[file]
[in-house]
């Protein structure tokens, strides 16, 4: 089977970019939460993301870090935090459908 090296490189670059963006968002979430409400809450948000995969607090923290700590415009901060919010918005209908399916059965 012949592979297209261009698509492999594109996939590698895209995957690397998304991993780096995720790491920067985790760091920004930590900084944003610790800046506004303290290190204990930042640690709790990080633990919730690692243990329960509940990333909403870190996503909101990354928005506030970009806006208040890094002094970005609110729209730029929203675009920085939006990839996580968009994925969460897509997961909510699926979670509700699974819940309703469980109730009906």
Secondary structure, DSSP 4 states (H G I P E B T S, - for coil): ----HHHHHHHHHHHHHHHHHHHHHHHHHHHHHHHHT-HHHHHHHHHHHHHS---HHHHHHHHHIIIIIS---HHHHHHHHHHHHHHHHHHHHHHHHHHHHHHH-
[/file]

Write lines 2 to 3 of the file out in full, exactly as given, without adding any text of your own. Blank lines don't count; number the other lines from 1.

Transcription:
């Protein structure tokens, strides 16, 4: 089977970019939460993301870090935090459908 090296490189670059963006968002979430409400809450948000995969607090923290700590415009901060919010918005209908399916059965 012949592979297209261009698509492999594109996939590698895209995957690397998304991993780096995720790491920067985790760091920004930590900084944003610790800046506004303290290190204990930042640690709790990080633990919730690692243990329960509940990333909403870190996503909101990354928005506030970009806006208040890094002094970005609110729209730029929203675009920085939006990839996580968009994925969460897509997961909510699926979670509700699974819940309703469980109730009906």
Secondary structure, DSSP 4 states (H G I P E B T S, - for coil): ----HHHHHHHHHHHHHHHHHHHHHHHHHHHHHHHHT-HHHHHHHHHHHHHS---HHHHHHHHHIIIIIS---HHHHHHHHHHHHHHHHHHHHHHHHHHHHHHH-